WASHINGTON — The U.S. F-14 and Soviet-made Libyan MIG-23 fighters that clashed Wednesday over the Mediterranean entered production at roughly the same time, more than 15 years ago, and fly at similar speeds and altitudes.
However, the two-man American planes carry more sophisticated radar and weaponry than the single-man MIG, according to available information.
The F-14 Tomcat, which began aircraft carrier trials in 1972, remains "the premier all-weather, day-night air defense fighter in the world," according to the Navy. Production by the Grumman Corp. is expected to continue into the 1990s.
The MIG-23, known by its NATO designation as the Flogger, entered active duty in 1973, according to "Jane's All the World's Aircraft." It is flown by all the air forces in the Moscow-led Warsaw Pact, and by 1987 it had been sold to 12 other countries, according to Jane's.
The Flogger's 46-foot wingspan, fully extended at takeoff, sweeps back to about 25 feet wide as the fighter cruises at Mach 2, twice the speed of sound, or about 1,400 m.p.h., at its maximum altitude of 59,000 feet, according to Jane's.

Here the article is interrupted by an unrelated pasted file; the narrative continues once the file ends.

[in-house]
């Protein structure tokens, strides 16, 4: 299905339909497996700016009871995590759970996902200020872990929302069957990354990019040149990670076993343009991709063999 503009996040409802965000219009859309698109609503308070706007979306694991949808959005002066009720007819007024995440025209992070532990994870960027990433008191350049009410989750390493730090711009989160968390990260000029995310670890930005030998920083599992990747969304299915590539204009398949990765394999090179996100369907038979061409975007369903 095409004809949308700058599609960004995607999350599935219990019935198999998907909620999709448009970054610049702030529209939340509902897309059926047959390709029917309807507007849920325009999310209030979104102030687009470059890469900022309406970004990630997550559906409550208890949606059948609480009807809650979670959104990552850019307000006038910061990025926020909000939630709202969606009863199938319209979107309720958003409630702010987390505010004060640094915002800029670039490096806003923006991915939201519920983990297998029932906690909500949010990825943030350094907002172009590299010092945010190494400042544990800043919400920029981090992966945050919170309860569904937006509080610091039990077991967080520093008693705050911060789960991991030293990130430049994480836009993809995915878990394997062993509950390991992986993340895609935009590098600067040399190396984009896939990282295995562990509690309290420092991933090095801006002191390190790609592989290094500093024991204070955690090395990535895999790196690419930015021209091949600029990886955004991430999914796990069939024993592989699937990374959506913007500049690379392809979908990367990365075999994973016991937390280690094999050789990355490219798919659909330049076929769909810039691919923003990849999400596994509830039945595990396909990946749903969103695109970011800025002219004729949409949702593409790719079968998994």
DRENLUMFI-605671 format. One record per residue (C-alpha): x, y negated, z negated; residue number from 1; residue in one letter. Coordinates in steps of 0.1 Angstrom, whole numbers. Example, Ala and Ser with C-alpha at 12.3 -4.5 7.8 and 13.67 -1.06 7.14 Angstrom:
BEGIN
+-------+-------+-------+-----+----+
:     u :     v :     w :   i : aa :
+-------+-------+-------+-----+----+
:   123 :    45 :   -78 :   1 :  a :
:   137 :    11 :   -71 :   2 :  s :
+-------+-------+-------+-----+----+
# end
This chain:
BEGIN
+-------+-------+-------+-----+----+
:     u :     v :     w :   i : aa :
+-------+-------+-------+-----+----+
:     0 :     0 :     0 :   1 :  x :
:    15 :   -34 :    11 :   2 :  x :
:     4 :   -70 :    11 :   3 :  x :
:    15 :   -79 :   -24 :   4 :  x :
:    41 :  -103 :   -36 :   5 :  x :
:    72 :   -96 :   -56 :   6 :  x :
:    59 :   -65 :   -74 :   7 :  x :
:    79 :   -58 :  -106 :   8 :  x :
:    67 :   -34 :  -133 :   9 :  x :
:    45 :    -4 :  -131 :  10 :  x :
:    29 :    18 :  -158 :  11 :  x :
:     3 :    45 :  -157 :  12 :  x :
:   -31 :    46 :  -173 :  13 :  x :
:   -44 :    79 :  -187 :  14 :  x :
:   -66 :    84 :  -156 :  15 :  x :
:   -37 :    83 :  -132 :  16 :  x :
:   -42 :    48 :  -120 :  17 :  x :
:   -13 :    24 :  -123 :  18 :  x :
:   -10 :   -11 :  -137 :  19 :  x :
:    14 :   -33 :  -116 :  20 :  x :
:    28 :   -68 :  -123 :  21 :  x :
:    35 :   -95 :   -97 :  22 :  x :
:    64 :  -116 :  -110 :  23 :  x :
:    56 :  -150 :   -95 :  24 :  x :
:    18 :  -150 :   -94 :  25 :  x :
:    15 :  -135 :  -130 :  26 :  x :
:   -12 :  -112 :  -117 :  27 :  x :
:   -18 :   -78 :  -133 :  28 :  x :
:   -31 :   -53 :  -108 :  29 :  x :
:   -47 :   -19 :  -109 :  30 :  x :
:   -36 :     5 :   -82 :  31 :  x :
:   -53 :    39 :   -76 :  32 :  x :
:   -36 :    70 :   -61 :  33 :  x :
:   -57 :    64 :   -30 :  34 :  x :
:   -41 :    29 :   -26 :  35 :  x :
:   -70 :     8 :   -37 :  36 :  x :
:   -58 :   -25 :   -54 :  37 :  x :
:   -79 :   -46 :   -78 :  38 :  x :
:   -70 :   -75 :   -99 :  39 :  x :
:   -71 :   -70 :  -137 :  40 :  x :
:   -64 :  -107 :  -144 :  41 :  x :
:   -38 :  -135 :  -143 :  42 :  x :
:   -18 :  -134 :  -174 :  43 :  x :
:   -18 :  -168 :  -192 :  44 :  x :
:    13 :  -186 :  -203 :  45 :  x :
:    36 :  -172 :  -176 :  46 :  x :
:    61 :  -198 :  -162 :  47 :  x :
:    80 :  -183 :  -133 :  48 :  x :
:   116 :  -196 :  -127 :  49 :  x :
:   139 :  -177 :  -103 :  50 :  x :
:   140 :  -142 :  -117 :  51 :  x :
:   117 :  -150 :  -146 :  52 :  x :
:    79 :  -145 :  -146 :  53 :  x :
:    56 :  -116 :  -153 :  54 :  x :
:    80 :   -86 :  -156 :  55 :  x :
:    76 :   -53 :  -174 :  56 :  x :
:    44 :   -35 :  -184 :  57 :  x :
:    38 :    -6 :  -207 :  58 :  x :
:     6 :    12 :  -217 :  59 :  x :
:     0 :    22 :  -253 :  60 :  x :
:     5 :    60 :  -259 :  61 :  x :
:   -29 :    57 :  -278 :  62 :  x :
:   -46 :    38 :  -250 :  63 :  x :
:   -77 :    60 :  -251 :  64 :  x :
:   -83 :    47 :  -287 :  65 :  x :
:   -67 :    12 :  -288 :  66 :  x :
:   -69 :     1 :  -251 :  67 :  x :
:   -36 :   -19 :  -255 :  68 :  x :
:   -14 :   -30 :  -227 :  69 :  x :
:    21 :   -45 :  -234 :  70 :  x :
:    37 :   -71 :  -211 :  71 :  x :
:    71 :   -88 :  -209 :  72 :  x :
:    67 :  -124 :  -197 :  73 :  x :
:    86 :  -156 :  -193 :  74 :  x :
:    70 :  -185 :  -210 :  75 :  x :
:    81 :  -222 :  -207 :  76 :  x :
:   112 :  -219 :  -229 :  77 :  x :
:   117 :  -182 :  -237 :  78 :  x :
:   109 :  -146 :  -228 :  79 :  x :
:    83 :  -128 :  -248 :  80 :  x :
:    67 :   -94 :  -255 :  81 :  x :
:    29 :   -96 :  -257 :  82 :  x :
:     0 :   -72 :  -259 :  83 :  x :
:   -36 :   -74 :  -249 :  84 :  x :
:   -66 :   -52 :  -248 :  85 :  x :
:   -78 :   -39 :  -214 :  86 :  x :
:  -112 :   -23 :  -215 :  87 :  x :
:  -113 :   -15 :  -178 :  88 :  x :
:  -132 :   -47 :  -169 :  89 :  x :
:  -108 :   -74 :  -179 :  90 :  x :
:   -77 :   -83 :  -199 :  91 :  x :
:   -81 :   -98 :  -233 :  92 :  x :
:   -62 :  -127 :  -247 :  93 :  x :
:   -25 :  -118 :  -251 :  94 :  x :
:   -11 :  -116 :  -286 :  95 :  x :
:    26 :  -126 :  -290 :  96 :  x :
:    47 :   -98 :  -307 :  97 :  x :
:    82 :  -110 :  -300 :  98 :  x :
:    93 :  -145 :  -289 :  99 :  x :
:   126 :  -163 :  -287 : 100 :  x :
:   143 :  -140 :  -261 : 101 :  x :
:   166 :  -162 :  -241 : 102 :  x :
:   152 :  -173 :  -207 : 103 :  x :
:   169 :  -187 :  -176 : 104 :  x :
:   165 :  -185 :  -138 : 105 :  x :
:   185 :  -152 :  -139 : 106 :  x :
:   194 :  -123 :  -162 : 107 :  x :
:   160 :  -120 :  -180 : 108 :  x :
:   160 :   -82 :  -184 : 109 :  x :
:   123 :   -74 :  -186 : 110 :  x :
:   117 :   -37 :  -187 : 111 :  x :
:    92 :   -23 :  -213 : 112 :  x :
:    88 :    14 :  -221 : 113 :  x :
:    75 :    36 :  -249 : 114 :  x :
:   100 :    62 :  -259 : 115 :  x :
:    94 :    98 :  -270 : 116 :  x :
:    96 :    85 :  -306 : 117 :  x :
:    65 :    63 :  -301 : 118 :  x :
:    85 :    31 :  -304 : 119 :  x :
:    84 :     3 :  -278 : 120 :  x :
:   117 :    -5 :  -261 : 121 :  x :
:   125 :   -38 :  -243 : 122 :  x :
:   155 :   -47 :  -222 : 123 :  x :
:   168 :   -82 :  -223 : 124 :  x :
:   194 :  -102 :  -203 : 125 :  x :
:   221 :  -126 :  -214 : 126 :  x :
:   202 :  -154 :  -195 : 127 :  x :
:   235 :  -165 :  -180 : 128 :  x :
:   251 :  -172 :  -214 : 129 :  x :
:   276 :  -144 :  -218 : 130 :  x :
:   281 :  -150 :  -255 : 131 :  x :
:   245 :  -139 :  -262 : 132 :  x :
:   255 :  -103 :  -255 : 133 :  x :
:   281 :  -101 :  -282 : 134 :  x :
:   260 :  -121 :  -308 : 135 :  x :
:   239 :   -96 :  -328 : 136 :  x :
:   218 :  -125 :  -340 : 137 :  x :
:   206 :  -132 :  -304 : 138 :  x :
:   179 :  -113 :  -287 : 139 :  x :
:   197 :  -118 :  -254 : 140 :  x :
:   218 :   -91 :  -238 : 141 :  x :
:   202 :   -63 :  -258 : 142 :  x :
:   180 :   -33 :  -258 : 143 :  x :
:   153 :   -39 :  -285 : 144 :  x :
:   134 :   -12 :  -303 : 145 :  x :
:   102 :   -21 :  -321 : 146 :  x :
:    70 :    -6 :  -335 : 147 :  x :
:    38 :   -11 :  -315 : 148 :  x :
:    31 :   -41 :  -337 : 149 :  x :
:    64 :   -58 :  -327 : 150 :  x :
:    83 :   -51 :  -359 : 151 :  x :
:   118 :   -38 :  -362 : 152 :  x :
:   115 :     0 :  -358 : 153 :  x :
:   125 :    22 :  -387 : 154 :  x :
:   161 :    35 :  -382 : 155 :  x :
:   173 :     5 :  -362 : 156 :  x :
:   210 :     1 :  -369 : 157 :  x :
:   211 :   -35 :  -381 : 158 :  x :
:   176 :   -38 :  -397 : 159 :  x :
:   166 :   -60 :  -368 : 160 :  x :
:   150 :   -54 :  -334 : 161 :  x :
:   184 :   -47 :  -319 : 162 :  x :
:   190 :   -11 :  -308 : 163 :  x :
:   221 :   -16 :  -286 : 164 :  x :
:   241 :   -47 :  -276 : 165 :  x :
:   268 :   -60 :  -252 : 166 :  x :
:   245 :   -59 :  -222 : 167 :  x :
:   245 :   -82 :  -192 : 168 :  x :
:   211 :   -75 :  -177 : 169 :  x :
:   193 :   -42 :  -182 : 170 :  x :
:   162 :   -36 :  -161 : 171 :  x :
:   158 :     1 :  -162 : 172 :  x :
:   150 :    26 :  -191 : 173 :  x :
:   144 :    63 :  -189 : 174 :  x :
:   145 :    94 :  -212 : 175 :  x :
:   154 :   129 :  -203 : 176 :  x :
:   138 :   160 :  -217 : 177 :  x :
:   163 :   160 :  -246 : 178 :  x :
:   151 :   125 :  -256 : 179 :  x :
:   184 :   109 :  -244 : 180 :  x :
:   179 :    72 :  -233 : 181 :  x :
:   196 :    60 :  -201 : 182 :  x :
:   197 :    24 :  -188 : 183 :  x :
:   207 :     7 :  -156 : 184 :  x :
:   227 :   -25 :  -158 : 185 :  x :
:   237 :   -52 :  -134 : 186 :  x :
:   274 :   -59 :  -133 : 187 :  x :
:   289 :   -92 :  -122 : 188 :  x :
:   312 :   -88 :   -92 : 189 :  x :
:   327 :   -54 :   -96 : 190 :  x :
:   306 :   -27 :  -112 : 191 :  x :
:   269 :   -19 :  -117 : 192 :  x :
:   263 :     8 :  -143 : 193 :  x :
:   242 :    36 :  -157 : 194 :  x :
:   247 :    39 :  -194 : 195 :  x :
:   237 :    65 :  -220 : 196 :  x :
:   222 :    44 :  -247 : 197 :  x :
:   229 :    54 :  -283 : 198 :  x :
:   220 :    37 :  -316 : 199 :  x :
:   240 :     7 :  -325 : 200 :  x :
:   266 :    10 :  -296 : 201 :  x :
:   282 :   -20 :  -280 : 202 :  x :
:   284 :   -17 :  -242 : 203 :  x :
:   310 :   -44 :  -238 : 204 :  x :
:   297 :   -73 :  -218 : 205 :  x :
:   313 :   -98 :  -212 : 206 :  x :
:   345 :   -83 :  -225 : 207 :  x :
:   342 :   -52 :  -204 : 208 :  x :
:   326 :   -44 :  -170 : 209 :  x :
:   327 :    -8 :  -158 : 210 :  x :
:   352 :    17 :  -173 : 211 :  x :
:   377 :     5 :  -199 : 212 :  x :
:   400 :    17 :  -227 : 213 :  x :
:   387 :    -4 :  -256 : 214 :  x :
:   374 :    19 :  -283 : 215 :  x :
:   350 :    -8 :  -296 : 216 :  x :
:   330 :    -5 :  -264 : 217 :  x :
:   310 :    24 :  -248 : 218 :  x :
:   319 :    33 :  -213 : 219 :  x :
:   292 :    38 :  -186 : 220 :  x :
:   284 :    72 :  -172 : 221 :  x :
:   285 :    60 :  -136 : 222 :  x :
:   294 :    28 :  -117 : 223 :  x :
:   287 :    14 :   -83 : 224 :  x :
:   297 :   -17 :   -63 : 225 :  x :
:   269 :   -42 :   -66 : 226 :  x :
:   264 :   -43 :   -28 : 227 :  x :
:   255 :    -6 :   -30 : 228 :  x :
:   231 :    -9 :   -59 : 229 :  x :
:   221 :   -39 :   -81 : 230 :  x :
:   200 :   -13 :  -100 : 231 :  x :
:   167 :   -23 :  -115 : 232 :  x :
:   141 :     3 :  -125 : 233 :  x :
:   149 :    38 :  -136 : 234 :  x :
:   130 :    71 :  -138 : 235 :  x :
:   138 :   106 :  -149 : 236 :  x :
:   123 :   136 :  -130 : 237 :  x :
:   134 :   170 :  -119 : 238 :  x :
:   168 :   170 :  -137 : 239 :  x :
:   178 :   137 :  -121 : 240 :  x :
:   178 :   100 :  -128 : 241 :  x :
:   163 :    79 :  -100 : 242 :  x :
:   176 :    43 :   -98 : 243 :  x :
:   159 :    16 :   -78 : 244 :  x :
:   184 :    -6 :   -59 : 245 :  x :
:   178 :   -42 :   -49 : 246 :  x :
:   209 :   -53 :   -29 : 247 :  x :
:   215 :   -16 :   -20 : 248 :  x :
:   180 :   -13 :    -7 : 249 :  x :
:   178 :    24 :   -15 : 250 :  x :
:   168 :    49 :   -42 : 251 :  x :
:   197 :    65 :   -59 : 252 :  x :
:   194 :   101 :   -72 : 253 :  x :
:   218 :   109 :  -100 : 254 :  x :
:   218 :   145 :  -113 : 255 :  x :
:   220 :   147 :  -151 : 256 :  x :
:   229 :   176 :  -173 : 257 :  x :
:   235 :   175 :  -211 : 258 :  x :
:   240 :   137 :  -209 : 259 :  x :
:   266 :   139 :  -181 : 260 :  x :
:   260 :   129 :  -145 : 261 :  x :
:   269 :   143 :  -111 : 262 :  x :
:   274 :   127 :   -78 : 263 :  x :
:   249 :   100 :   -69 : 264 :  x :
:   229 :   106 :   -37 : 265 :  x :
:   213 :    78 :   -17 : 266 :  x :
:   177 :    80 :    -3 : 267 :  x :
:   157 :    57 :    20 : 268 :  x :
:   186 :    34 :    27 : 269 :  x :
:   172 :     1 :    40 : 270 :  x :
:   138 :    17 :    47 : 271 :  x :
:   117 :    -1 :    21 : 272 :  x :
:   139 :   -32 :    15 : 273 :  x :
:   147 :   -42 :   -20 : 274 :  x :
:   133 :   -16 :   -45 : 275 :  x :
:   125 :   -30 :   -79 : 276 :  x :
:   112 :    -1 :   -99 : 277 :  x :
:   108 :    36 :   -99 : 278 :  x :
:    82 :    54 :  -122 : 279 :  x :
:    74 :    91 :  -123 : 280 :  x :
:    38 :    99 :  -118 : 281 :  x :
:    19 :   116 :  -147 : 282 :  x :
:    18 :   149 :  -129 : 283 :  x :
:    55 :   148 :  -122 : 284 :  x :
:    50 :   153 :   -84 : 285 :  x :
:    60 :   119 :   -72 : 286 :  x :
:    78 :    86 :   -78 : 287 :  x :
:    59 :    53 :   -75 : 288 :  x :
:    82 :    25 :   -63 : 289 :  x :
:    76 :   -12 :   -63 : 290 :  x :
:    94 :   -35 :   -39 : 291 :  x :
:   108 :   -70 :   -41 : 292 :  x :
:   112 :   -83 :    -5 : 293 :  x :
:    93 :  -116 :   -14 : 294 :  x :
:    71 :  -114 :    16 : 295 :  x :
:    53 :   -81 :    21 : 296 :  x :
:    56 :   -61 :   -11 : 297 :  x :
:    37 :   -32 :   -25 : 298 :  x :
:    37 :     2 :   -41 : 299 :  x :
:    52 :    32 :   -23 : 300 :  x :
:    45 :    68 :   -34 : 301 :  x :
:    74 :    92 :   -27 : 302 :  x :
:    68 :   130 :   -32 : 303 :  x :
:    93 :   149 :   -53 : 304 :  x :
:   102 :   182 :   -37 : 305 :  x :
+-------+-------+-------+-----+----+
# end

The MIG-23 is armed with one 23-millimeter GSh-23-L twin-barrel gun and can carry four R-60 Aphid and two R-23 Apex air-to-air missiles, Jane's said.
Before Wednesday's incident, Libya had about 131 MIG-23Es, as well as other Soviet-built fighters: 44 MIG-21s, 67 of the more advanced MIG-25 Foxbats and 92 Sukhoi 20/22 fighters. Additionally, Libya had 22 French-made Mirages, according to "The Military Balance," published by the London-based International Institute for Strategic Studies.
Like the MIG-23, the American F-14 is a "variable-geometry," or swept-wing aircraft, taking off with wings spread to 64 feet and flying with the wings swept back to 38 feet as it approaches a top speed of 2.34 times the speed of sound, or 1,544 m.p.h. at its ceiling of 50,000 feet.
The Tomcat carries a pilot and a radar weapons officer. It is armed with an M-61 Vulcan 20-millimeter gun and can carry four Sparrow and four Sidewinder air-to-air missiles, or a different mixture of Sparrow, Sidewinder and Phoenix missiles, or it can carry bombs, the Navy said.
One of the F-14's strongest points is its sophisticated radar system, which is capable of looking down and over great distances while tracking 24 targets at once, according to the Navy. The AWG-9 weapons tracking system can fire up to six Phoenix missiles while continuing to scan the airspace, the Navy said.